A Win For Mixers and Mashers?

(photo: courtesy of Fanatic Promotion)

While Danger Mouse’s brilliant Jay-Z/Beatles mash-up project, The Grey Album, pushed the debate about fair-use and appropriate sampling clearance in music to a relative fever pitch, and sonic agitators Negativland have made an entire career out of pushing that discussion forward and challenging the current approach, no one on the modern landscape has been a better poster boy for looser copyright laws that Girl Talk.

The one-man “band” of Gregg Gillis — who performs the last show at Northside’s alchemize (at least under current management), a sold-out affair tomorrow (Saturday) night — only uses music made by other people. But his collagistic approach manipulates and mashes together the samples in such a way that they become new songs that stand on their own, different merit. This isn’t like Puff Daddy, who became known for simply swiping a hook from a prior hit and claiming it as his own — Gillis is more like a “found sound” maestro, like an artist who picks up things off the street (a gum wrapper, a shoe, a cigarette butt) and makes something beautiful and new out of it. He takes everything from Jay-Z and Ludacris to Sonic Youth and Seals and Croft and creates a dizzying, party-starting swirl that is incredibly infectious. (Listen to some samples here, including the Internet exclusive, “Knife By Grizzly Bear”; you can also take a peak at the mass of artists sampled on Girl Talk’s latest album, Night Ripper, here.)

Gillis has received some guff about his art — he was kicked off stage 15 minutes into a performance at Graham Civic Auditorium in San Francisco and big online music retailer eMusic.com yanked his recordings from their service — but sites like Amazon still sell his discs, his records have been universally drooled over by critics and Flaming Lips frontman Wayne Coyne recently nominated his Night Ripper CD for The Shortlist Music Prize.

Aided by his reputation for frothy, excitable live shows, Gillis has amassed an ever-growing fanbase. One of his fans is in a position to actually force some change about how sampling in music is looked at. Congressman Mike Doyle (D – PA), who represents Gillis’ homebase of Pittsburgh, recently used Gillis as an example during a hearing on the future of radio and satellite radio. Doyle — who is the Vice Chairman of the Telecommunications and Internet Subcommittee — offered up some extremely intelligent insight into why and how Gillis’ music should be considered legal, legitimate art. Doyle related Gillis’ story to the recent busts of mixtape masters like DJ Drama, who was arrested for selling mix CDs (a collection of new and reworked Hip Hop tracks by various artists), despite the fact that even the music industry has accepted the mixtape as an indispensable promotional tool (some record labels even pay producers to put their artists on mixtapes). (You can watch the hearings here.)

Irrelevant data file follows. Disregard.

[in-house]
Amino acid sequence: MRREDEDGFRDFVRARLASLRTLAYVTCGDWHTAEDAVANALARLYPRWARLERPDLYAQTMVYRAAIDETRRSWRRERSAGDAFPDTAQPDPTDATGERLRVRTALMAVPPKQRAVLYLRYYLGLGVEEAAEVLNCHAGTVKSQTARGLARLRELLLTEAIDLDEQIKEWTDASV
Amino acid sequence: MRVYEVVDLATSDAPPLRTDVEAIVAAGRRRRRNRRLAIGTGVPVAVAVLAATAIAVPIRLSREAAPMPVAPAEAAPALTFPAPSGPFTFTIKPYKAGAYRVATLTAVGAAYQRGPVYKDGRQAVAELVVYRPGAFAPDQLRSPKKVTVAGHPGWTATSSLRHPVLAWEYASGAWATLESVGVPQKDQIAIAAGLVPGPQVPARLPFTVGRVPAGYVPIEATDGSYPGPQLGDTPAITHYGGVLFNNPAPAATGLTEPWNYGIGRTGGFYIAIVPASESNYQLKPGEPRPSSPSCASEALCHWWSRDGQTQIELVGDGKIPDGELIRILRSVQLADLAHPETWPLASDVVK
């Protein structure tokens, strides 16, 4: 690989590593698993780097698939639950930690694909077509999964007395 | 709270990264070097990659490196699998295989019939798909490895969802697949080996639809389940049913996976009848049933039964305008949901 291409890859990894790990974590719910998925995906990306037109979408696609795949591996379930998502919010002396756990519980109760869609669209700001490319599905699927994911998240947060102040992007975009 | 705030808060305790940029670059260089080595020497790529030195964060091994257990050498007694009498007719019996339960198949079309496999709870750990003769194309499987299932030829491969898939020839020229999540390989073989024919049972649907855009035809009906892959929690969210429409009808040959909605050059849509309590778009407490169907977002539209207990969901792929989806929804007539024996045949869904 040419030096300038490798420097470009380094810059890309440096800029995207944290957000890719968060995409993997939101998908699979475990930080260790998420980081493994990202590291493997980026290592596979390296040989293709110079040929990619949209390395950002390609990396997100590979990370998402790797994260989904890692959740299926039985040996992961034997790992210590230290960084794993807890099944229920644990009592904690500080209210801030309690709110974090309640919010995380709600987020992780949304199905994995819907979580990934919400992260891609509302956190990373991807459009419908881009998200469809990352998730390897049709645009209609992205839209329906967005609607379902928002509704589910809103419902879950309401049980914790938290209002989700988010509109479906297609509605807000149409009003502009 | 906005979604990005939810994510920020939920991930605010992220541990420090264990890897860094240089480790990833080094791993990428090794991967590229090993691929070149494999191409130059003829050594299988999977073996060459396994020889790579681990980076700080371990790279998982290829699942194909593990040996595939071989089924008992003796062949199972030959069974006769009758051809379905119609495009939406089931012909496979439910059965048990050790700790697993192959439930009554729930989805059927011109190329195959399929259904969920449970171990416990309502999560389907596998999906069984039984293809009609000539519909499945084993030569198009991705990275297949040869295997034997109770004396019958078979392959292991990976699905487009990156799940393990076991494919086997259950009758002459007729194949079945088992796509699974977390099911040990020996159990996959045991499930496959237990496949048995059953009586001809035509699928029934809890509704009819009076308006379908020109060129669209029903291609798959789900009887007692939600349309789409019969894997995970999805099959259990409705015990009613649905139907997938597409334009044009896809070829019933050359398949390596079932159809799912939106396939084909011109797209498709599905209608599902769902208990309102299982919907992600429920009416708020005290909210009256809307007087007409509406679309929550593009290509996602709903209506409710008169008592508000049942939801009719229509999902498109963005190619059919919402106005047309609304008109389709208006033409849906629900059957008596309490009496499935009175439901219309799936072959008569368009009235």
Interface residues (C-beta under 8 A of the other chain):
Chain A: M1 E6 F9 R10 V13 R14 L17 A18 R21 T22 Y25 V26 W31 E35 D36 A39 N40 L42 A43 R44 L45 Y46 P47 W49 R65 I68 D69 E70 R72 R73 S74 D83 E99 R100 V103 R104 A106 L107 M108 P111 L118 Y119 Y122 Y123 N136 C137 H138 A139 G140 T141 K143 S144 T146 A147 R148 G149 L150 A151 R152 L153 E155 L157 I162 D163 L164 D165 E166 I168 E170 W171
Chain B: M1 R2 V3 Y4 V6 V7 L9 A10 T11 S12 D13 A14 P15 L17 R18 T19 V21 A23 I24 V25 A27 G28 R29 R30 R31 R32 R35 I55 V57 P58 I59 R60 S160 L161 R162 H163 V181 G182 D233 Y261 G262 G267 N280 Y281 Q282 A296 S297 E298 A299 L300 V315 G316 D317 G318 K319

After praising Gillis as a hometown boy done good, Doyle then referred to Girl Talk’s many positive reviews and write-ups, quoting the Chicago Tribune‘s assessment that “based on the notion that some sampling of copyrighted material, especially when manipulated and re-contextualized into new art, is legit and deserves to be heard.” Then Doyle offered some historical perspective.

“I hope that everyone involved will take a step back and ask themselves if mashups and mix tapes are really different, or if it’s the same as Paul McCartney admitting he nicked a Chuck Berry bass riff and used it on the Beatles hit ‘I Saw Her Standing There’,” Doyle said. “Maybe it is. And maybe Drama violated some clear bright lines. Or maybe mixtapes are a powerful promotional tool. And maybe mashups are transformative new art that expands the listener’s experience and doesn’t compete with what an artist has made available on iTunes or at a CD store. I don’t think Sir Paul asked permission to borrow that bass line. But every time I listen to that song, I’m a little better off for him having done so.”

Gillis himself has made the argument that, like mixtapes, his mashups introduce people to music they might like that they may not have ever heard otherwise.

“Almost about every day for the last six months, I’ve received at least one e-mail asking about a specific sample on my last album,” Gillis said. ” There are Rock dudes not knowing who Mike Jones is or Hip Hop fans not knowing who Hall and Oates are or young kids not knowing who The Emotions are; people are definitely discovering new music through what I’m doing.”

What do you think? Should an artist have to pay for every tiny sample used on his or her record? Or is there a case to be made that this is its own form of art and that it actually helps the artists being sampled more than it hurts them?

While I generally believe the latter claim, part of me really hopes this isn’t the future of music. If everyone is sampling, who’s left to make new music? It’s kind of like the new world of journalism — if most blogs and even news programs are simply commenting on and offering opinions about news that is actually dug up by others, who will be left to actually find “new news” if newspapers fall by the wayside?

— Mike Breen

Explore posts in the same categories: Arts & Music

One Comment on “A Win For Mixers and Mashers?”

  1. McKracken Says:

    Sounds to me like he’s just a DJ. I don’t get what the big deal is.

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